Ã¢€œThe power typical of political rule or technical management cannot be and must not be the style of the churchÃ¢€™s power,” Ratzinger wrote in 1988Ã¢€™s A New Song for the Lord. Ã¢€œIn the past two decades an excessive amount of institutionalization has come about in the church, which is alarming. Ã¢€¦ Future reforms should therefore aim not at the creation of yet more institutions, but at their reduction.Ã¢€
While Ratzinger would not hesitate to make decisions in Rome that others believe should be the province of the local church Ã¢€” revoking imprimaturs, replacing translations, dismissing theologians Ã¢€” he would not erect a large new Vatican apparatus for this purpose. Ratzinger would encourage bishopsÃ¢€™ conferences and dioceses to shed layers of bureaucracy where possible. The overall thrust would be for smaller size, less paperwork, and more focus on core concerns.
Update: Since the press is characterizing Ratzinger’s selection as a vote of continuity, I think it’s important to highlight some significant differences between Benedict XVI and John Paul II. Note:
Borrowing John Courtney Murray’s useful distinction between two valid Christian orientations, an incarnational humanism (which emphasizes Christianity’s immanence and the close link between grace and the nature it perfects), and an eschatological humanism (which focuses on Christianity’s otherworldliness and man’s pilgrim condition), Ratzinger clearly leans toward the latter–whereas John Paul II tends toward the former.
Concerning prospects for ecumenism, for example, Ratzinger is typically guarded: “I don’t dare to hope for a full communion of Christians within history.” This reserve hardly seems to square with John Paul’s vision of the third millennium as the millennium of Christian unity, as expressed in the encyclical Ut Unum Sint or in the Pope’s reference to Christians’ “confident quest for full communion.” Citing examples of ongoing fragmentation of the Christian communions and the formation of new splinter groups–including syncretistic sects with a mix of Christian and pagan elements–Ratzinger points to other objectives. “Much more important is that we accept each other with profound respect and love, that we recognize one another as Christians, and that we endeavor to offer the world a common witness in the essential things, both in favor of a just world order and in giving a response to the great questions about God and about man’s origin and destiny.” While this mutual acceptance and common witness are clearly of major importance, one hopes the Cardinal’s soft-pedalling of efforts toward full communion between the Christian churches won’t play at cross-purposes to John Paul’s ecumenical program.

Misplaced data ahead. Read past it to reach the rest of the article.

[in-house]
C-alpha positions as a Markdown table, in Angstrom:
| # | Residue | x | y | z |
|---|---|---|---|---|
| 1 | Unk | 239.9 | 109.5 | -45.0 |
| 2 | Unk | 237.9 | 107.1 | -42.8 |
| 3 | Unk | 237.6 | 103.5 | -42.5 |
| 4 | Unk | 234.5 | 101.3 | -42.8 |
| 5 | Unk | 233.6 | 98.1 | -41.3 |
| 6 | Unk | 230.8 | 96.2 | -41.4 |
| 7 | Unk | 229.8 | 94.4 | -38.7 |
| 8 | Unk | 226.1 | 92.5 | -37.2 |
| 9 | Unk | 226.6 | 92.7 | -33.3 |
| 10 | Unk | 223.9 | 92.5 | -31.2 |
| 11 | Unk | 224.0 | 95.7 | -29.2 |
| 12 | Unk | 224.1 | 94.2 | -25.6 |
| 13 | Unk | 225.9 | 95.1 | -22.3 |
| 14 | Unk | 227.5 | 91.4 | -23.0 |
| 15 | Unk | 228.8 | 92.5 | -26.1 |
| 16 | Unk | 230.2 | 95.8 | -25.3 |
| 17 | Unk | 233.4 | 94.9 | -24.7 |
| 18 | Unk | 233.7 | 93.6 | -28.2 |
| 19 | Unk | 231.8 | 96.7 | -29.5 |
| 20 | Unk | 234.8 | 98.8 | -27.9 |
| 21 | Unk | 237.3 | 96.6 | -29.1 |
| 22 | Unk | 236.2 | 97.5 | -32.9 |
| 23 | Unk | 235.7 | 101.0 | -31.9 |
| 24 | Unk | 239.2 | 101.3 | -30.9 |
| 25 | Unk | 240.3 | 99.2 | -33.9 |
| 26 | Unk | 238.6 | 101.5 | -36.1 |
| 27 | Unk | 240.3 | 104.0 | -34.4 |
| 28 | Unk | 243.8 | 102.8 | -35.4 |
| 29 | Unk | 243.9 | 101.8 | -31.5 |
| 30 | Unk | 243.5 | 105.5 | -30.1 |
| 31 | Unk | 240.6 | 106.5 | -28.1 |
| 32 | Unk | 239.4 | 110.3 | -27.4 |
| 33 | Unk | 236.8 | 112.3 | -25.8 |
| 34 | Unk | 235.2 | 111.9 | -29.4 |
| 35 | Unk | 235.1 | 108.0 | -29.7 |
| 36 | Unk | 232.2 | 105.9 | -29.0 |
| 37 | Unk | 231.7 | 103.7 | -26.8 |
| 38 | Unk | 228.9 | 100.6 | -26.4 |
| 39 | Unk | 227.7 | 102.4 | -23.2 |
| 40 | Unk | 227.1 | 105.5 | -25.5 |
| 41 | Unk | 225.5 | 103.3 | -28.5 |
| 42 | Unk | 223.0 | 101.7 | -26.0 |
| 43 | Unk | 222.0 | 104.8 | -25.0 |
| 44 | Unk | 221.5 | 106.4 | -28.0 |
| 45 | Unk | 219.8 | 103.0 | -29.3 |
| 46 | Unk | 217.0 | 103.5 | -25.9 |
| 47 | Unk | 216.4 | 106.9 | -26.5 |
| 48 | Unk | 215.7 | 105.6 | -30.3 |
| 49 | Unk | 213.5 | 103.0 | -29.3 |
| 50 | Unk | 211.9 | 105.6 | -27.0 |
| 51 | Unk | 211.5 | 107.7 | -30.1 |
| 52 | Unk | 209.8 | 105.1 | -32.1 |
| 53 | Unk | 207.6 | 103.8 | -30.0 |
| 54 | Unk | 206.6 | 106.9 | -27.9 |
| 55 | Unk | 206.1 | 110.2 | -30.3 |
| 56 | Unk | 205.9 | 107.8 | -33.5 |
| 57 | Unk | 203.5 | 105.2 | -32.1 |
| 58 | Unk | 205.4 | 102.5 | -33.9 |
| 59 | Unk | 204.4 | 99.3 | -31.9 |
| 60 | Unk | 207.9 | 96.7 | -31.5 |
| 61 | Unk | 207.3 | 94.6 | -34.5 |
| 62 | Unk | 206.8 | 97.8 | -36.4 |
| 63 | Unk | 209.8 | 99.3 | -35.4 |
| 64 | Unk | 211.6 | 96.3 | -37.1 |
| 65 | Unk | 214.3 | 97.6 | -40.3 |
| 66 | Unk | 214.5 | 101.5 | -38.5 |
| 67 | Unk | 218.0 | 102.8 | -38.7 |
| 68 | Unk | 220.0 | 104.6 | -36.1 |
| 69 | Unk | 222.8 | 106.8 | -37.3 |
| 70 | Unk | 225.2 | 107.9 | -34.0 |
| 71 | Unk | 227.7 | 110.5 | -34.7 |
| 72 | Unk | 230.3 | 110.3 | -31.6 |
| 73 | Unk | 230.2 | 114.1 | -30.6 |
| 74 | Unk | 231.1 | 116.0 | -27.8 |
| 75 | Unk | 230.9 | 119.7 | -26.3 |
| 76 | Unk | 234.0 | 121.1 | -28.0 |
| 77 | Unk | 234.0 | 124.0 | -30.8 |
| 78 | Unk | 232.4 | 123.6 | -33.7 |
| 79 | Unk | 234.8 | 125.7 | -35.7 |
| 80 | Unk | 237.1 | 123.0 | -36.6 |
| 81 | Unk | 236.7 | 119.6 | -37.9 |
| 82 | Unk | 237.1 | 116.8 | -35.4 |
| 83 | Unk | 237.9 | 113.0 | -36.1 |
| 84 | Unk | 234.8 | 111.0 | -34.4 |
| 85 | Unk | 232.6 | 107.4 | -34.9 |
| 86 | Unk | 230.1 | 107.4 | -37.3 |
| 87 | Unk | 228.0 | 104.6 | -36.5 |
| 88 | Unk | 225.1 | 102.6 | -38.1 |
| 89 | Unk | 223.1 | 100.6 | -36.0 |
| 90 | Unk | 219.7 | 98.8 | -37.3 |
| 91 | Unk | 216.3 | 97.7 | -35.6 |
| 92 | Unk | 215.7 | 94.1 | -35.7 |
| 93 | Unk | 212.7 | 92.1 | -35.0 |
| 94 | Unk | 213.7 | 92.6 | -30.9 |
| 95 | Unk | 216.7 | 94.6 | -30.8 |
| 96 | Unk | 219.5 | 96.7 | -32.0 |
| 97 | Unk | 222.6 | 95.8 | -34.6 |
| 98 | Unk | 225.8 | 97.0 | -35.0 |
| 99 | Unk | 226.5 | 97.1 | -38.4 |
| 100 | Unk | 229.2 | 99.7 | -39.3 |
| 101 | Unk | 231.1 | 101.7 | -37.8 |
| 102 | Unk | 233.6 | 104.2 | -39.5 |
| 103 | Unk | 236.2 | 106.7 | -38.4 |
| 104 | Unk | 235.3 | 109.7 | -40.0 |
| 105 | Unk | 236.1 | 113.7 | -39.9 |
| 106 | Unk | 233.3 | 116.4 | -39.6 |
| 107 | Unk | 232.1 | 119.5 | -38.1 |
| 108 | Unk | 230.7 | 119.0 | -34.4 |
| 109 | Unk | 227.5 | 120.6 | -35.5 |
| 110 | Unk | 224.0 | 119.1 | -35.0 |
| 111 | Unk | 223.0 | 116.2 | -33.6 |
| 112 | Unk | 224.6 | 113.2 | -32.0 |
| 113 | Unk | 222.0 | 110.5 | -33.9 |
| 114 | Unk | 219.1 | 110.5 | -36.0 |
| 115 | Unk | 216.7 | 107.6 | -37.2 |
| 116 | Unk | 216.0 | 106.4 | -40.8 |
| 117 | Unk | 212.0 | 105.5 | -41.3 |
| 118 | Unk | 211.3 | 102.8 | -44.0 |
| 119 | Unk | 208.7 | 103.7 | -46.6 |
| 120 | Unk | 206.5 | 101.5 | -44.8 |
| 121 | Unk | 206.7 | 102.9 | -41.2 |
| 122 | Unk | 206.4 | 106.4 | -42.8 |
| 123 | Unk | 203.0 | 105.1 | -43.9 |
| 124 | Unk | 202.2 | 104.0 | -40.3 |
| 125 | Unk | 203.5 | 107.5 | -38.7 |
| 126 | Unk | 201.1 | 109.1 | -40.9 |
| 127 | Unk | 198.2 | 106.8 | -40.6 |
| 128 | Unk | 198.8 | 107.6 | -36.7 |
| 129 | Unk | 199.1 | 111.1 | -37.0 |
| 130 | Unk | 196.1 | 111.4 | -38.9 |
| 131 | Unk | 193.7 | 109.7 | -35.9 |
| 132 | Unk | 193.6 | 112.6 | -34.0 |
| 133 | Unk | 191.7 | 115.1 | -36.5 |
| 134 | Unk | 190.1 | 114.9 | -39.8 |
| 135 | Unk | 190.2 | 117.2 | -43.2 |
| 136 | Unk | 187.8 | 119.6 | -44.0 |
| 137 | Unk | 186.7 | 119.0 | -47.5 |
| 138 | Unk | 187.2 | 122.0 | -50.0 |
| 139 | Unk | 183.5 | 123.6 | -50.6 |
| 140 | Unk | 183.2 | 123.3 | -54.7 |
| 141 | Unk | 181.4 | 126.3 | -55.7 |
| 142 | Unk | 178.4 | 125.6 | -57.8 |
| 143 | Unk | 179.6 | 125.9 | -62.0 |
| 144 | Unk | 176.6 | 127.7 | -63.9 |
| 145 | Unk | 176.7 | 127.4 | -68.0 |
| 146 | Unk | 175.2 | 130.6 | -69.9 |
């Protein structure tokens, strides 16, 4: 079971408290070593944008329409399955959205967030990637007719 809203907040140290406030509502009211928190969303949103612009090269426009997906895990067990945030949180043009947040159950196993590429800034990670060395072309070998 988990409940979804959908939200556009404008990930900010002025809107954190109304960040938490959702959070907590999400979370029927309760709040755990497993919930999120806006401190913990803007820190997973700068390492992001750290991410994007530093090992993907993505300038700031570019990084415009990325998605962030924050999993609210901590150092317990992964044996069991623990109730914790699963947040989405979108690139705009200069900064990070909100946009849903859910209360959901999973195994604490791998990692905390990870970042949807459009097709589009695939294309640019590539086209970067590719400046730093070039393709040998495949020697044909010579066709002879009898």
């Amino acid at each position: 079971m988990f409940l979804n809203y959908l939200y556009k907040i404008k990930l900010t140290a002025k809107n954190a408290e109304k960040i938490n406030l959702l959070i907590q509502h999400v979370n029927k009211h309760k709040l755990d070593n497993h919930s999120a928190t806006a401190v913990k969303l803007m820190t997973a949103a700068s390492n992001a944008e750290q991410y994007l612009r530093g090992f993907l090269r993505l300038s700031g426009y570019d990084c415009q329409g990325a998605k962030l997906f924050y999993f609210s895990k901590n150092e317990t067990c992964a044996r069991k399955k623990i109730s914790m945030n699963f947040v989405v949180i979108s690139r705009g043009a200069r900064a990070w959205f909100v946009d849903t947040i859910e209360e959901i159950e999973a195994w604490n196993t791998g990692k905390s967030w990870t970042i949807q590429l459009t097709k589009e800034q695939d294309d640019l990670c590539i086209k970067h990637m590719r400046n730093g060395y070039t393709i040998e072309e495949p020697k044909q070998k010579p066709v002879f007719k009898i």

The new evangelization receives the same reserved response. Where Pope John Paul confidently proclaims the third millennium a springtime of evangelization, Cardinal Ratzinger presents a scenario of a shrinking Church of minority status, more concerned with creating small pockets of authentic Christian living than influencing the course of society. It would seem that Ratzinger’s experience with this century’s disastrous attempts at Hegelian Utopianism–both of Marxist and Nietzschean stamp–may have left him with a permanent distaste for programs of large-scale social change.
More to follow….